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The Bible Tells Them So: The Discourse of Protestant Fundamentalism Hardcover – February 1, 1989
"Enlightenment Now: The Case for Reason, Science, Humanism, and Progress"
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About the Author
Kathleen C. Boone is Associate Vice President for Academic Affairs at Daemen College.
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The title of the book indicates that Boone confines her attention to Protestant Christianity. She proposes to treat fundamentalism as a “tendency, a habit of mind” (p. 10). The habit of mind to which she refers is the tendency to treat acceptance of the inerrancy of the Bible as the sine qua non of authentic Christianity. Boone points out that the creeds of fundamentalist organizations almost invariably mention belief in the inerrancy of the Bible before mentioning belief in God (p. 29). One need only examine J. Gordan Melton’s three volume American Religious Creeds (Triumph Books, 1991) to confirm Boone’s observation. Indeed, this is a measure of the extent to which fundamentalism diverges from historic Christianity: the great creeds of Christendom—the Apostle’s the Nicene, the Chalcedonian, and the Athanasian—never mention the Bible, much less an inerrant Bible. In a footnote Boone says that “any creed which mentions the Bible before it mentions God is, by definition, fundamentalist” (p. 117); however, this is contradicted by her acknowledgement that The Way International and the Worldwide Church of God, whose creeds mention the Bible before God, are not fundamentalist (p. 65). To make her case, Boone need only say that belief in the inerrancy of the Bible is a necessary but not a sufficient condition of being a fundamentalist.
The doctrine of inerrancy is the view that the Bible, as originally given or inspired by God, was free from error, including what it says about theology, history, and science. Inerrantists deny that any translation of the Bible is inerrant; only the autographs, the original manuscripts, were inerrant. Stated in this way, the doctrine of inerrancy is inconsistent with some of the things that we know about the Bible. Boone points out that Jesus spoke Aramaic but his words were recorded in Greek (p. 35); hence, the bulk of the Gospel autographs were translations, and by the logic of inerrancy, not inerrant! The same reasoning applies mutatis mutandis to the many quotations from the Hebrew Scriptures in the New Testament.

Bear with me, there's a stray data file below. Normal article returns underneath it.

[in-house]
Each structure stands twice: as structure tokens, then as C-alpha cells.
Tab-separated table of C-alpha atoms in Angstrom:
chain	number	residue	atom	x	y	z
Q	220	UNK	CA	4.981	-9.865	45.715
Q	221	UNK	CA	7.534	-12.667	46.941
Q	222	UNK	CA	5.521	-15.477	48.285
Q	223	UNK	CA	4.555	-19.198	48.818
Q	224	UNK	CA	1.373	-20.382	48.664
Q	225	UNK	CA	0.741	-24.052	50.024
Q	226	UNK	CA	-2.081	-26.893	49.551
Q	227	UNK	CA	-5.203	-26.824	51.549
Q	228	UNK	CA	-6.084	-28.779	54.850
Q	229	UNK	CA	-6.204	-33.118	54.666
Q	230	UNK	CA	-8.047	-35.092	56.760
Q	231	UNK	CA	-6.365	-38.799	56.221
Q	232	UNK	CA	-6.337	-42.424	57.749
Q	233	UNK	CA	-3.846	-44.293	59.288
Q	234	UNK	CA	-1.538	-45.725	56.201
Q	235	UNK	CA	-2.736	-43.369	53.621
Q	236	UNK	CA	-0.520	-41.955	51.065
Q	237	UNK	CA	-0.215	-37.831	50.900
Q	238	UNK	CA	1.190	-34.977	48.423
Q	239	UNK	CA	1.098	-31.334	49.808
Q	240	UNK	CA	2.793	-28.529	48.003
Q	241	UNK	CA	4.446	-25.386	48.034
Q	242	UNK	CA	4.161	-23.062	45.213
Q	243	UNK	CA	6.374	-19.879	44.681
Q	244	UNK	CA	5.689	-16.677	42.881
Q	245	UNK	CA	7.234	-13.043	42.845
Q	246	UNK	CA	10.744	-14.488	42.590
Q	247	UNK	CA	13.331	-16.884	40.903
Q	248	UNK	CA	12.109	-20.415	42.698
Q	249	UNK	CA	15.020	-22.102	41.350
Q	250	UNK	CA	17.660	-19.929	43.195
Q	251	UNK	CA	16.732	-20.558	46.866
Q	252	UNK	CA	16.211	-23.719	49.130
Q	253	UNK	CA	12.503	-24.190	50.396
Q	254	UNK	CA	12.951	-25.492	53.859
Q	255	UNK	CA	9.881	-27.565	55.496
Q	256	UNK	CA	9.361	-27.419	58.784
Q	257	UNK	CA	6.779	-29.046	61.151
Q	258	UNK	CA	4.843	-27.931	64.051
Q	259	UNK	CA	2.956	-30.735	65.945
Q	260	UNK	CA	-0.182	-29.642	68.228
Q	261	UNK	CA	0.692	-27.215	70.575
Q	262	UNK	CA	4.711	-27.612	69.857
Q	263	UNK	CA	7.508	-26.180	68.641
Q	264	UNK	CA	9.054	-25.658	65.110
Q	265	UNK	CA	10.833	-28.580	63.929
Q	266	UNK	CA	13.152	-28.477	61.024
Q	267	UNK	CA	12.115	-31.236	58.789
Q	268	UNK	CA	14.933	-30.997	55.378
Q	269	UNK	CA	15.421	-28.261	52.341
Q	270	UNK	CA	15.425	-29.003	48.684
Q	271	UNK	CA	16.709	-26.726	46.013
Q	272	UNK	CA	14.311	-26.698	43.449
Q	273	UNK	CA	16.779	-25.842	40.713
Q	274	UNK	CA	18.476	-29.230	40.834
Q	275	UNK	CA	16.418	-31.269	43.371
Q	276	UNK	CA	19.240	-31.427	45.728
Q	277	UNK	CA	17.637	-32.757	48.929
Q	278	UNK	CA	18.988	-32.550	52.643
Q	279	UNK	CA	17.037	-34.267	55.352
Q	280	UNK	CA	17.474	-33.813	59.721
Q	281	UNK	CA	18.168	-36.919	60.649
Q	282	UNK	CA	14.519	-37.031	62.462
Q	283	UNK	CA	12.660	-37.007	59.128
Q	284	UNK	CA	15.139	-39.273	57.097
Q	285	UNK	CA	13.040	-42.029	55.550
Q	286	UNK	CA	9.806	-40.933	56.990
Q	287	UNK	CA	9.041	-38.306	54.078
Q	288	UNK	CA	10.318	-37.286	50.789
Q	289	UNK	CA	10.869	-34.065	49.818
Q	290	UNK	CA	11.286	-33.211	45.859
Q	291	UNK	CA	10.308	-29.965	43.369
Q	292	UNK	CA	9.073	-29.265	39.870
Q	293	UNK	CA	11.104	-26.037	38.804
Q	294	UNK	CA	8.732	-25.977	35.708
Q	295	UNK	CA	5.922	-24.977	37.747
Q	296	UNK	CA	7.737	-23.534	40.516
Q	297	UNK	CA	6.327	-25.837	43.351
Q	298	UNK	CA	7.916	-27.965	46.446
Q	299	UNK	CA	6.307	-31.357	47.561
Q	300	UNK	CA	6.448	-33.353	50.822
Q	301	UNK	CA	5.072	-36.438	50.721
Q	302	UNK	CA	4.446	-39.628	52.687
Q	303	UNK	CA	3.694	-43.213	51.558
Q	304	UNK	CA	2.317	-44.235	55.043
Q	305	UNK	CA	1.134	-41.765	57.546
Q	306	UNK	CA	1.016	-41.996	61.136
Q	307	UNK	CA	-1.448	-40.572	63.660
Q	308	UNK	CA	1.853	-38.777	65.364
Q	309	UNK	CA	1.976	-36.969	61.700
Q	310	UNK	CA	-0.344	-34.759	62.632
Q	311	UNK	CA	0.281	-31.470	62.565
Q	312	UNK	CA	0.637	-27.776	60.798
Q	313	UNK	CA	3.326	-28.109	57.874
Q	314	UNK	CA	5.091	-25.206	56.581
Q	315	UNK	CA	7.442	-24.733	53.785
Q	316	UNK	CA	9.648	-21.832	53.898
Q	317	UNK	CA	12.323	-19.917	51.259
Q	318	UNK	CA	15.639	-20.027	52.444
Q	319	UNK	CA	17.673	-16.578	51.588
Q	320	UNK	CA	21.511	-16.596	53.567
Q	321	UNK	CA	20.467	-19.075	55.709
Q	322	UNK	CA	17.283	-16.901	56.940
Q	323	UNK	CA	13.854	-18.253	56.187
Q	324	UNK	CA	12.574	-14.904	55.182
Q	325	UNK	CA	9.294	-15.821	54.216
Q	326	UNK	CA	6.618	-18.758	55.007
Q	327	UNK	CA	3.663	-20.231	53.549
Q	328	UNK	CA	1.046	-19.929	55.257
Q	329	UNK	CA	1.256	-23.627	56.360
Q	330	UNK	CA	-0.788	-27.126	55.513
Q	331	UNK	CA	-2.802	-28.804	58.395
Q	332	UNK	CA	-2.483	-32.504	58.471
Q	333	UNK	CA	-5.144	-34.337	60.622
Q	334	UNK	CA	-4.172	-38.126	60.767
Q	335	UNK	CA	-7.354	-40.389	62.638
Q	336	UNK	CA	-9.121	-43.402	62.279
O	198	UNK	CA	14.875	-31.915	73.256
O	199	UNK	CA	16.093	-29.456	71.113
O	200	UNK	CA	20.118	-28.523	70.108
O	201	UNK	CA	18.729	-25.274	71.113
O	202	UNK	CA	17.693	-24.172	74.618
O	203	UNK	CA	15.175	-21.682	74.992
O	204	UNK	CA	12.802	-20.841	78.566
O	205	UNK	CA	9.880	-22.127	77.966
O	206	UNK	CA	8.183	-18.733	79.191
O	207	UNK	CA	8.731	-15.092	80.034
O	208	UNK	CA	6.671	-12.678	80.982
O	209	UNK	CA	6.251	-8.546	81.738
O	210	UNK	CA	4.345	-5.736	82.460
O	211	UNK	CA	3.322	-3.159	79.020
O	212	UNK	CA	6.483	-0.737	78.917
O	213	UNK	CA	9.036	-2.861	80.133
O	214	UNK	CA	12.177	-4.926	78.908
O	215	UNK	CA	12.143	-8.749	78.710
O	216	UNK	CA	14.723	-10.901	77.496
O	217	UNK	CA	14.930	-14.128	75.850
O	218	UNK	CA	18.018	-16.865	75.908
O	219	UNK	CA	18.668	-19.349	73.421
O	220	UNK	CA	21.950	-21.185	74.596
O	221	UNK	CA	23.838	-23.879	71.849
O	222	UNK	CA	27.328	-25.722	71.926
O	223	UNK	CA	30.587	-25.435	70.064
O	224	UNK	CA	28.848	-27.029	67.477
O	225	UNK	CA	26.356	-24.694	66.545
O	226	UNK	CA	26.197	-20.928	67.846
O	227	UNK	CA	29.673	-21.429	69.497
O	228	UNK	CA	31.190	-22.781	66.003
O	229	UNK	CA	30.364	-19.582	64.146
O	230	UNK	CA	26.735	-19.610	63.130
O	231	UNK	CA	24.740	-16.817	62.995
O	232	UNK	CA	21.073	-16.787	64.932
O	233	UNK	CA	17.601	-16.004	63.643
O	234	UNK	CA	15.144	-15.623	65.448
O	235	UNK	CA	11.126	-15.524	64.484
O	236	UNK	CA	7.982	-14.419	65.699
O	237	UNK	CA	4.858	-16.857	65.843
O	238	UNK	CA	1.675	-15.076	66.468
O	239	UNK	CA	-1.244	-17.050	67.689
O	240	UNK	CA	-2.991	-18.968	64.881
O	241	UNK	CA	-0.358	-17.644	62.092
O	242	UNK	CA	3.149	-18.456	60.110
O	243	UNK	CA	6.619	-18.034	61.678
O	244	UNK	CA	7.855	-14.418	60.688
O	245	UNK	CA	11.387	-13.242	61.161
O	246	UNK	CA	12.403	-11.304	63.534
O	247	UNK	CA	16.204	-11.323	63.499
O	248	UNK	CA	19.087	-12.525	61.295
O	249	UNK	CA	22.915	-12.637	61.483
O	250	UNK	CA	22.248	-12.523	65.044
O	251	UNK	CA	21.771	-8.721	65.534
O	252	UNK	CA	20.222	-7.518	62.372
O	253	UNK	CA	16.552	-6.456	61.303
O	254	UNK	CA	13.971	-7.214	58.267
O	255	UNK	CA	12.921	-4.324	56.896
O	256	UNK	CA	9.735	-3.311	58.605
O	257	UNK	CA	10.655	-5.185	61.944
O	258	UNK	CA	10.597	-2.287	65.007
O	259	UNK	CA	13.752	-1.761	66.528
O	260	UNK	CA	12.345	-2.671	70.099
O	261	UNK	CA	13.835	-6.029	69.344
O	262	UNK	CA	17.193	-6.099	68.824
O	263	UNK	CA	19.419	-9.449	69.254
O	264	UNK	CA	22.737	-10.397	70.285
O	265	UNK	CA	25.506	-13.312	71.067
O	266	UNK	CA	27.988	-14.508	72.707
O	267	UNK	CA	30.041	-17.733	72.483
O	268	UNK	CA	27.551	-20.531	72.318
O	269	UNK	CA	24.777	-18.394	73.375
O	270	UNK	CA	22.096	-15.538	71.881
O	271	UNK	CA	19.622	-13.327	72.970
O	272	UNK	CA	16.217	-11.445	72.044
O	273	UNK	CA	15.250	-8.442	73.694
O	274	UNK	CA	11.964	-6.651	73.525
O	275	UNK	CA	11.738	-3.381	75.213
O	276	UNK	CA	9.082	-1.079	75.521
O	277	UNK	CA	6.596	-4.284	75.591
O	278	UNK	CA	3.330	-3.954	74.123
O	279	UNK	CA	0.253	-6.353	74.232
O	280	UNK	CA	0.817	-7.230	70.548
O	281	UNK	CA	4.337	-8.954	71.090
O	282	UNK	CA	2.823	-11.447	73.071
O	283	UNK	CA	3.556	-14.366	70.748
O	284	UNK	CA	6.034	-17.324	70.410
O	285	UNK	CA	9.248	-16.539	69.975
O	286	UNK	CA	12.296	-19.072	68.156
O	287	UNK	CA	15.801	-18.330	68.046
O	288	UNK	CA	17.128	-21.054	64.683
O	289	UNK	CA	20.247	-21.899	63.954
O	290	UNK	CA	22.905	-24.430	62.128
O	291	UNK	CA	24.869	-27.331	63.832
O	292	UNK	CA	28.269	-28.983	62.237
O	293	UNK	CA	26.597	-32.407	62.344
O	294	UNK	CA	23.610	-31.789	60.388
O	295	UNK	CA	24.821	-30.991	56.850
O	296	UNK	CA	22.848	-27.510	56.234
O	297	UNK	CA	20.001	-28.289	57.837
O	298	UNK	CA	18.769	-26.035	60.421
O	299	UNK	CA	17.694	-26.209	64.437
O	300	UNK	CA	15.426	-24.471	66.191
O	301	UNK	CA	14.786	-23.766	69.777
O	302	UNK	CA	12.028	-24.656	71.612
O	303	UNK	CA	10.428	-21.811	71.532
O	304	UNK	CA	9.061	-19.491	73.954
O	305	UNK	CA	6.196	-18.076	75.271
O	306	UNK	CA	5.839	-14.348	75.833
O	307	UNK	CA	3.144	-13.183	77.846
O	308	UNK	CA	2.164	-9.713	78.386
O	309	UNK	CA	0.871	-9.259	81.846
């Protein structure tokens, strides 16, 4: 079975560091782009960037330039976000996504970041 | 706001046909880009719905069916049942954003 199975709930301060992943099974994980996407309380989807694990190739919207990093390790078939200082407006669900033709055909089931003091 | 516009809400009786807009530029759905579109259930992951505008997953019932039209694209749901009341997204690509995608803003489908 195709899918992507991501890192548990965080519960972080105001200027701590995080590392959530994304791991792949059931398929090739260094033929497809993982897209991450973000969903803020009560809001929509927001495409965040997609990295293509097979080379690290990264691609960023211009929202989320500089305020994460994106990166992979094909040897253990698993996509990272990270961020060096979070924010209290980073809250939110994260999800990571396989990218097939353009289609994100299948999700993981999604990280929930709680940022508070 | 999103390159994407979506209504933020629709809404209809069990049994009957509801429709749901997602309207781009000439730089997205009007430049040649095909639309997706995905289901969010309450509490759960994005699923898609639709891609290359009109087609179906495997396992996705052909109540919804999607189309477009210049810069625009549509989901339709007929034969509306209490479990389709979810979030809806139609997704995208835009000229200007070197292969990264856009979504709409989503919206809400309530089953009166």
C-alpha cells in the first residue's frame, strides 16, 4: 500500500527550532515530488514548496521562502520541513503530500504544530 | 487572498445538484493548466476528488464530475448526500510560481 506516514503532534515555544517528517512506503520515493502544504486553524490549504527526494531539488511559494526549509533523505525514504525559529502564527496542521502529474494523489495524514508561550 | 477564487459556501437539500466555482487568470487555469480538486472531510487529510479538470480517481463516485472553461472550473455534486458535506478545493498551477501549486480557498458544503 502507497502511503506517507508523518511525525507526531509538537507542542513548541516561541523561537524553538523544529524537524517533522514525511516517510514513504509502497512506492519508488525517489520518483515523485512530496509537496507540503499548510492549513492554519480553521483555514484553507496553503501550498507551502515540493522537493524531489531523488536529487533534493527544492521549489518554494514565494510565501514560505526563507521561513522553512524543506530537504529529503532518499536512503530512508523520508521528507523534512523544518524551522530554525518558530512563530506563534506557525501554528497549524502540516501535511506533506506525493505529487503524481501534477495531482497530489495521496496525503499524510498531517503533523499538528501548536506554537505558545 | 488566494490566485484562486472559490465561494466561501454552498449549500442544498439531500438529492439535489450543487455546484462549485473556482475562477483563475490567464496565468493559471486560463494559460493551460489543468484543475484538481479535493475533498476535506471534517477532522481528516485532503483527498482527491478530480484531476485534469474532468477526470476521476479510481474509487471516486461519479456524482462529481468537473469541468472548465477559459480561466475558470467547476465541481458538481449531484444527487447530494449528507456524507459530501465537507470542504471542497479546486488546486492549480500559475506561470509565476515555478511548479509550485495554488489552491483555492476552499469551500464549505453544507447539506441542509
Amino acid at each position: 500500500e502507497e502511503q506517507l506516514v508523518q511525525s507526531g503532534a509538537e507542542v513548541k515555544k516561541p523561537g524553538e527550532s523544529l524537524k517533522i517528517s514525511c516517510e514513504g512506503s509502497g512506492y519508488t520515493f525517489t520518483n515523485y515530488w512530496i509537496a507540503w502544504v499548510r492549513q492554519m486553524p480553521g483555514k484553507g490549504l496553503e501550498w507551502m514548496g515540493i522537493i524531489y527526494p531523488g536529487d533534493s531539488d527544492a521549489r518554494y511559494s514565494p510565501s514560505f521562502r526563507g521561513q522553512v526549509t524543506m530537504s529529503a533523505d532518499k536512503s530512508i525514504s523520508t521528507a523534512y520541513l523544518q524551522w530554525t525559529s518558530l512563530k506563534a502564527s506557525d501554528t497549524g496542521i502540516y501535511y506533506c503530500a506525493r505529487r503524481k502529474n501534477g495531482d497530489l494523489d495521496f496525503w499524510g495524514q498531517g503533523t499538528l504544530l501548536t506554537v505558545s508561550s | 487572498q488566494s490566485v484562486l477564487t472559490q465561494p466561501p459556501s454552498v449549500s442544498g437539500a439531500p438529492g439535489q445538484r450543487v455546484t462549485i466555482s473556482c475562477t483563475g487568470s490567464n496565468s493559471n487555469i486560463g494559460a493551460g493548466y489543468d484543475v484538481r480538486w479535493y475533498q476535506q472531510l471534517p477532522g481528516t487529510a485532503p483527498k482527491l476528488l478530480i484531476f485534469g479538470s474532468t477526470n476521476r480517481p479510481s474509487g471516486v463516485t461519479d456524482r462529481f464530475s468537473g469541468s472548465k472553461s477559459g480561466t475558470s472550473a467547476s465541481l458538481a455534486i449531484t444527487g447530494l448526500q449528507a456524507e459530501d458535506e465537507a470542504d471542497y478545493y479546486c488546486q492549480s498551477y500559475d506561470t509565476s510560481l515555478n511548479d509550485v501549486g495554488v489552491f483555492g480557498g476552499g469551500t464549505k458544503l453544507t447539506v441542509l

Fundamentalists must take the reasoning a step further and say that New Testament translations of the Old Testament prophecies are more authoritative than the autographs they translate. For instance, Isaiah 7:14 tells of “a young woman” (Hebrew, ‘almah) being with child. Matthew 1:23, citing the Septuagint, renders this as “virgin” (Greek parthenos); the Hebrew word for virgin is betulah. Fundamentalists claim that Isaiah’s Hebrew is ambiguous and can mean either “young woman” or “virgin,” although their favored translation, the New International Version, does not translate other occurrences of ‘almah as “virgin” (see Genesis 24:43, Exodus 2:8, and Psalm 68:25). Of course, the virgin birth is a doctrine dear to the hearts of fundamentalists. But this only serves to confirm the suspicion that the interpretive tail is wagging the textual dog, to use Boone’s colorful phrase (p. 64). In so many words, the fundamentalist is saying that Isaiah is not as clear as he could have been, and this oversight is corrected by a translation.
Within fundamentalist circles the doctrine of inerrancy seems to function as a statement of faith and not as a hypothesis that is subject to testing by impartial observers. It is quite impossible to test whether the autographs were without error since they no longer exist. At the same time, fundamentalists often claim that the original texts of the Bible have been reliably transmitted and reconstructed and hence, “for all practical purposes the original text is now settled” (Boone quoting Reuben A. Torrey, p. 30). By playing these claims off against one another fundamentalists can dismiss contradictions (did David kill Goliath [I Samuel 17:4-7, 50]?; was it Elhanan [II Samuel 21:19-20]?; did Elhanan also kill Goliath’s brother [I Chronicles 20:5]?), false statements (contrary to Leviticus 11:5-6, hare are not ruminants), and misquotations (Matthew 3:3 effectively changes the punctuation and hence the meaning of Isaiah 40:3) and still refer to the Bible as “the inerrant Word of God.”